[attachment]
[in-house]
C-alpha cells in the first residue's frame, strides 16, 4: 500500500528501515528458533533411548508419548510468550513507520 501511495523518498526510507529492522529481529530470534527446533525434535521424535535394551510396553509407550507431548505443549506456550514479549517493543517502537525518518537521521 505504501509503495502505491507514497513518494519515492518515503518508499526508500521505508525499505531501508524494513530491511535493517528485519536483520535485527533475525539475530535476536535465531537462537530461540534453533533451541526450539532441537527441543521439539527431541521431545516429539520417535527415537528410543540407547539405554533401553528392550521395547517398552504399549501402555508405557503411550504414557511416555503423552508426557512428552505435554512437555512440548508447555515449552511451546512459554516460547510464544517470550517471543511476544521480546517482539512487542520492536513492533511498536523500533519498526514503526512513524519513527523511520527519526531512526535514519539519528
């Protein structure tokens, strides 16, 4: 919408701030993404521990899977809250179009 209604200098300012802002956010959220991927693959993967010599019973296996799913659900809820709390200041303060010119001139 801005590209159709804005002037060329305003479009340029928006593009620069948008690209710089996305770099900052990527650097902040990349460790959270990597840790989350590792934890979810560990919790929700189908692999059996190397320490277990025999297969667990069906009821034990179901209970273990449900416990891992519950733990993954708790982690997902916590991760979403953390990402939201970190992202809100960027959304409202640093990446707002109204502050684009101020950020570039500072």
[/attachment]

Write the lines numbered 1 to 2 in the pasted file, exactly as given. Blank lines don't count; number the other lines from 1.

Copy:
[in-house]
C-alpha cells in the first residue's frame, strides 16, 4: 500500500528501515528458533533411548508419548510468550513507520 501511495523518498526510507529492522529481529530470534527446533525434535521424535535394551510396553509407550507431548505443549506456550514479549517493543517502537525518518537521521 505504501509503495502505491507514497513518494519515492518515503518508499526508500521505508525499505531501508524494513530491511535493517528485519536483520535485527533475525539475530535476536535465531537462537530461540534453533533451541526450539532441537527441543521439539527431541521431545516429539520417535527415537528410543540407547539405554533401553528392550521395547517398552504399549501402555508405557503411550504414557511416555503423552508426557512428552505435554512437555512440548508447555515449552511451546512459554516460547510464544517470550517471543511476544521480546517482539512487542520492536513492533511498536523500533519498526514503526512513524519513527523511520527519526531512526535514519539519528